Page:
It also depends on what you call a factory, or mass-production. When We Are Not Toys produces 100+ pieces of a sculpt right here in the US, by hand, does that qualify as mass production? Depends on how you define the term.
Do you think once an artist has re-used a piece of pop-culture, it becomes haram for another artist to use it/spoof too? …I am thinking of ‘The Sucklord’ + Boba Fett; ‘The Mark Ultra’ + the hangman mask head; ‘Buff Monster’ and ice-cream etc.
(OK I had to look up “haram”) Nah dude, any piece of pop culture is by definition popular, so I support any artist who wants to put forth their take on any given theme or character. Isn’t that the fun part? Seeing how artists spin a familiar character?
You’ll know that character is over-exposed and oversaturated because all of sudden, the pieces won’t sell! THEN it’s time to move on. But I say: if stuff keeps selling, you should keep making it!
What does your family make of the whole perpetual adolescence/Peter Pan aspect of toy art + toy collecting?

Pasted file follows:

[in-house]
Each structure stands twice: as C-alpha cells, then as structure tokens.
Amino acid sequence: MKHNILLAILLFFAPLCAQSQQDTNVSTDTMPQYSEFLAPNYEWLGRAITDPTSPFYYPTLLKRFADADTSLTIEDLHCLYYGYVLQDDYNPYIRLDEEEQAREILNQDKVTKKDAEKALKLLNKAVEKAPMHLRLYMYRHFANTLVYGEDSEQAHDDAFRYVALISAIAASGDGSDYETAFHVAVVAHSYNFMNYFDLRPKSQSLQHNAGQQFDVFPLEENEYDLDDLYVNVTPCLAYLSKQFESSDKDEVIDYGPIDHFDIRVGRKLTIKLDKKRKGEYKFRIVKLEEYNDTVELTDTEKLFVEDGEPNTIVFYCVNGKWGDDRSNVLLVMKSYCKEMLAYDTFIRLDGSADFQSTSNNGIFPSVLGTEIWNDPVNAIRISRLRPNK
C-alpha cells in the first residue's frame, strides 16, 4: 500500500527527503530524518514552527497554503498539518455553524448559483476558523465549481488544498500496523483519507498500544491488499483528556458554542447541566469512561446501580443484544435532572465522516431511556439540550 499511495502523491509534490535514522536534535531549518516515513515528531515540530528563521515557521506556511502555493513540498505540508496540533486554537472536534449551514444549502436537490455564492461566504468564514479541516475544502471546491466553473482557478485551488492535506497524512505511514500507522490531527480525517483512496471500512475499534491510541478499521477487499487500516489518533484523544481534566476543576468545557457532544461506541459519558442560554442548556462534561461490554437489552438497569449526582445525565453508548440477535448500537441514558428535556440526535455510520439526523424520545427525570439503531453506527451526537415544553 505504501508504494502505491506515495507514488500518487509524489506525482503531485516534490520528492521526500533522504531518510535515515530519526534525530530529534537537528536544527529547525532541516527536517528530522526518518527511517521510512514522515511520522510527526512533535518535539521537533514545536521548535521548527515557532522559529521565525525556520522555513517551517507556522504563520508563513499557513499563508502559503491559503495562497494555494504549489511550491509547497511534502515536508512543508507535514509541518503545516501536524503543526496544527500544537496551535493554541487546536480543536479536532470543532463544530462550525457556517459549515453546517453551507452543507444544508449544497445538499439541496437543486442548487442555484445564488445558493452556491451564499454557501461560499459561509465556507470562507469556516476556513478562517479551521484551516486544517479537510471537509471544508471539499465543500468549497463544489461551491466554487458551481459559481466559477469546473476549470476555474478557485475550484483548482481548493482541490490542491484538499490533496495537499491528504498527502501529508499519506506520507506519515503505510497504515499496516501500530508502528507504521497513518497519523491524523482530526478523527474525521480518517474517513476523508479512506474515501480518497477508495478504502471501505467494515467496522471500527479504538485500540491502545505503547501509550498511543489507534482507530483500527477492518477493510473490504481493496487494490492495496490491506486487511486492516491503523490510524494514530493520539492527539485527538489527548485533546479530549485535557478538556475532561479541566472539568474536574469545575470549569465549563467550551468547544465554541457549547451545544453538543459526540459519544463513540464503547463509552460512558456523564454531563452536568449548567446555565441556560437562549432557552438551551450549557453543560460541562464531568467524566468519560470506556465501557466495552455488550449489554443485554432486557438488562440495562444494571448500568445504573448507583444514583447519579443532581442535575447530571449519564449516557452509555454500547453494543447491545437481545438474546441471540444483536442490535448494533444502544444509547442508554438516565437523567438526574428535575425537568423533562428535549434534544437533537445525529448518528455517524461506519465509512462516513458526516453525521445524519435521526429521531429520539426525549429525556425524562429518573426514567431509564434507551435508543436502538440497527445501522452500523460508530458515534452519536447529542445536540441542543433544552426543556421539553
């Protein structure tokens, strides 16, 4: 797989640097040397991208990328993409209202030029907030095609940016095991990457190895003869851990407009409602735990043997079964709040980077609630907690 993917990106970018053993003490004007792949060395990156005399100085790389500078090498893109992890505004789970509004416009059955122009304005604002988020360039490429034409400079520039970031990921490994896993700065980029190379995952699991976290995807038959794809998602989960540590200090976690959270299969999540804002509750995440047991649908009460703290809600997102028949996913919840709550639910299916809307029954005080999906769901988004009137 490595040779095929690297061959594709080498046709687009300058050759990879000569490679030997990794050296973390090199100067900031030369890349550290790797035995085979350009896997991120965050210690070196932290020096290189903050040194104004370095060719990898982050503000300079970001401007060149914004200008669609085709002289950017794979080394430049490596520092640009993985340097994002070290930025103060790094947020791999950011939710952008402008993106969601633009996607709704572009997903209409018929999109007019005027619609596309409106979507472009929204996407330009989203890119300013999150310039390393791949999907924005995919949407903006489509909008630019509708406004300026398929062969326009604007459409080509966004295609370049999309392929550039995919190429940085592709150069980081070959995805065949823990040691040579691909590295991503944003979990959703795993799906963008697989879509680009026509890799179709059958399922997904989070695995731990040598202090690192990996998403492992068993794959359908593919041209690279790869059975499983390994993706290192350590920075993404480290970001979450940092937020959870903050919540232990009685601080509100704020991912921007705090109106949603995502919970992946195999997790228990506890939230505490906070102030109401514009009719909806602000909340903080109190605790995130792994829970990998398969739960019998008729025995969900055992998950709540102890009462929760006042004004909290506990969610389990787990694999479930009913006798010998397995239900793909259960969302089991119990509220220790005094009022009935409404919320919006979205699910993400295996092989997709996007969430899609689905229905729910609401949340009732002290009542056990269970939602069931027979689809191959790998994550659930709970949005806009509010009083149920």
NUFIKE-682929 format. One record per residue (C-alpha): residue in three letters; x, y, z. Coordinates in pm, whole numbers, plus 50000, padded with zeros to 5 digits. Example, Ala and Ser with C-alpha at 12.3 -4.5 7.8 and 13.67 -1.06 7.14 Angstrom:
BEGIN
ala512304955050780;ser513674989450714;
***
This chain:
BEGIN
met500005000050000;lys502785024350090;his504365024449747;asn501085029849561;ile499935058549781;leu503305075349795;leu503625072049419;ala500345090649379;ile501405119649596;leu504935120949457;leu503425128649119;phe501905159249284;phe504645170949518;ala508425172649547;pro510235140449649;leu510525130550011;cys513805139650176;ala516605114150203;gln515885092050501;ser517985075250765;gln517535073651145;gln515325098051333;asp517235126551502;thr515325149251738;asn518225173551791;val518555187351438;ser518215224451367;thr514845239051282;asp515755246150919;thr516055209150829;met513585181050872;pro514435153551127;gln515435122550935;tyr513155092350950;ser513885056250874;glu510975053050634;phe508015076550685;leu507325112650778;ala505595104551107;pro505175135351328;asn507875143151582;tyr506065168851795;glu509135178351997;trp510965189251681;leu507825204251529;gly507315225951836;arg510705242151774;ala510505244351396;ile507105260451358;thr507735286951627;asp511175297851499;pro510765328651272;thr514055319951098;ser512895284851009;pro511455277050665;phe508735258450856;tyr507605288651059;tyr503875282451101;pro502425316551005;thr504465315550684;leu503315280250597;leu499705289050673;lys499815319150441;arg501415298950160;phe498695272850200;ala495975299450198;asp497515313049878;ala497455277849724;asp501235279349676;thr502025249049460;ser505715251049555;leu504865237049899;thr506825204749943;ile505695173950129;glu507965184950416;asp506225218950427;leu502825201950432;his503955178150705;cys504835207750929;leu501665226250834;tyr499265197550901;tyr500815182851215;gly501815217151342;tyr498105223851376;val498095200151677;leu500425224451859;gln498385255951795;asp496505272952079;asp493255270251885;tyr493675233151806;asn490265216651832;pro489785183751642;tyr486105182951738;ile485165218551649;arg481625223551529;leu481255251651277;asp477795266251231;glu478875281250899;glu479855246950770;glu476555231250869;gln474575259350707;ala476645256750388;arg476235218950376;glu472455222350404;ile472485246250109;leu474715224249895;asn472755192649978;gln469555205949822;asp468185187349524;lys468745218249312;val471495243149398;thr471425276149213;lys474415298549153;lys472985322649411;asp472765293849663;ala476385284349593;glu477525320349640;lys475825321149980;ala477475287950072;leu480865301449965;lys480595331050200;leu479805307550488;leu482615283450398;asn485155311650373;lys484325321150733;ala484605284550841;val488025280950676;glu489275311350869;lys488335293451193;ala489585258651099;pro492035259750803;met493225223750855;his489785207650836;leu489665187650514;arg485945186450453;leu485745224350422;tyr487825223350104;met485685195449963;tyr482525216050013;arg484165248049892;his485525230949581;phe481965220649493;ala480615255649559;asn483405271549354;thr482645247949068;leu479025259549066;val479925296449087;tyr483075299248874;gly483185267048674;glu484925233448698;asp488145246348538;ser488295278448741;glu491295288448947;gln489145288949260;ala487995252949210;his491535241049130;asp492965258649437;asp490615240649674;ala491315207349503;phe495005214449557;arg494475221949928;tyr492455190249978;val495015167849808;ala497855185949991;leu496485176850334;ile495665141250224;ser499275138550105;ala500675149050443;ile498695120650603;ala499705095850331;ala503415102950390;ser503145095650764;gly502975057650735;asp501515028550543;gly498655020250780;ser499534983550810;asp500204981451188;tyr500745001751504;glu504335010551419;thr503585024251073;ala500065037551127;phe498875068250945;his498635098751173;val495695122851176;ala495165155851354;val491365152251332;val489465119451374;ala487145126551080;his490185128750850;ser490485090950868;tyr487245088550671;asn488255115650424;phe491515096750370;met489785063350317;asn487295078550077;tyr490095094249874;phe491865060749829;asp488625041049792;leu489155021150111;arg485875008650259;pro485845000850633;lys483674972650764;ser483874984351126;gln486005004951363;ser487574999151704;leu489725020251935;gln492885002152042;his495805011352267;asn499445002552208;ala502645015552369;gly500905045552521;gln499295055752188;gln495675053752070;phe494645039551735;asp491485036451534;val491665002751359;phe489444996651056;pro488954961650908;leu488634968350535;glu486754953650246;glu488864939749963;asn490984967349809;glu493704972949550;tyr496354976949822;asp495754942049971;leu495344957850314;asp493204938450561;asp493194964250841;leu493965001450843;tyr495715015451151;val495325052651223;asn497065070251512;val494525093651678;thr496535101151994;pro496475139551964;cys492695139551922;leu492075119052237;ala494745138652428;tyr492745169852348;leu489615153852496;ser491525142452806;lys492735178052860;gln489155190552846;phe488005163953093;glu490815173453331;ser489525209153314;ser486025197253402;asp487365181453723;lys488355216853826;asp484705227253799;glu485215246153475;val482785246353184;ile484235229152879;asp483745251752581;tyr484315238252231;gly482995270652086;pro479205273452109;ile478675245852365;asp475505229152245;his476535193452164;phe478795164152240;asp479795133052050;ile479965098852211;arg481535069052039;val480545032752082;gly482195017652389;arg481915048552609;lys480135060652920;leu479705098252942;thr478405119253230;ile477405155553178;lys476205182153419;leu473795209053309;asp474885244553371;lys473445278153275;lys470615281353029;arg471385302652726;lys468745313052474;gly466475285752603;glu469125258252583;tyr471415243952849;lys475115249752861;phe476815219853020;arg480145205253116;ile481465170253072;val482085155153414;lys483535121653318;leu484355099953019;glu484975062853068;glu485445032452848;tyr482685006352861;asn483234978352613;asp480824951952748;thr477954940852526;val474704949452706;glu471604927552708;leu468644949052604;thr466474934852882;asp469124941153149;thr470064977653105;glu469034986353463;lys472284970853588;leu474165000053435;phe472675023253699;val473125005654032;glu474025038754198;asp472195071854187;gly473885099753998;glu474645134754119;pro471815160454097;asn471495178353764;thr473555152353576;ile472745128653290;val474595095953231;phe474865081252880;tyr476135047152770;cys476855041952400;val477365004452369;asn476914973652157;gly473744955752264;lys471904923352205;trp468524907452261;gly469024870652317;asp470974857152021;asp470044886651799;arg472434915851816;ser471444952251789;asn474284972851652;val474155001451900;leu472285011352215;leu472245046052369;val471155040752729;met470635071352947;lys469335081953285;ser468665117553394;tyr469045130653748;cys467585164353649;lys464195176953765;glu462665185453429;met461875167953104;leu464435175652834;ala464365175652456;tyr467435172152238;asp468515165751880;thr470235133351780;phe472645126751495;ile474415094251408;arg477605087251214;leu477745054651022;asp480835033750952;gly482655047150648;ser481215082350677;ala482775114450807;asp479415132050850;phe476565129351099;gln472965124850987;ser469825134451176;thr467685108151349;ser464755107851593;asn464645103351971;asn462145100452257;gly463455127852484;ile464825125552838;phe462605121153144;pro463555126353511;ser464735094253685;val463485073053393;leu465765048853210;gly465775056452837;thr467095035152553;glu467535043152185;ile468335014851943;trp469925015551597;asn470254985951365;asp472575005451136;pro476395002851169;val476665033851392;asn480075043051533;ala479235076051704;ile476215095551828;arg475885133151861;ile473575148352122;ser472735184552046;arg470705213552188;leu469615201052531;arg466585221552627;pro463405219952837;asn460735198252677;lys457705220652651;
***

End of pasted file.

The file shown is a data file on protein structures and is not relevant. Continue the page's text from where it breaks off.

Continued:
Umm, well. First off, my mom’s passing in 2001 was what allowed me to build a business. I have a feeling I’d never have started TT if she didn’t pass. Too expensive, and she’d have steered me away from that. Although her father, my grandfather, was in business for himself as well, quite successfully.
The rest of my family are all lawyers. They’re all very smart, and successful.
So for a long time I pretty much assumed that they all thought I was an idiot for wasting my time and money like this… but recently I learned that my Dad is proud of what I’ve accomplished thus far. He thinks I’m courageous for setting out on a path which is much harder and scarier (less certain) than the path he walked.
But honestly I am an idiot for not going to law school. At least I’d have a good job if I did. Then again, I’d have to read documents for 40 years if I were a lawyer, and that doesn’t sound fun to me.
My nephews and niece think I’m the coolest guy ever though!
You are extremely outspoken on social media – why such a willingness to put both your self and your brand out there?
Umm, you know… I just met up with an old friend from college who I haven’t seen in 14 years. He’s not on FB much but he said he does see my posts, and they seem a little “ranty.” And I don’t really wanna be the “ranty” guy. Sometimes I just need to vent.
In theory, my FB account should be filled with only people who care about what I say. In reality, it’s 90% strangers. So me venting and ranting probably isn’t that great.
I don’t keep a journal, so I rant on my personal FB page I dunno. It’s not very smart but it is what it is.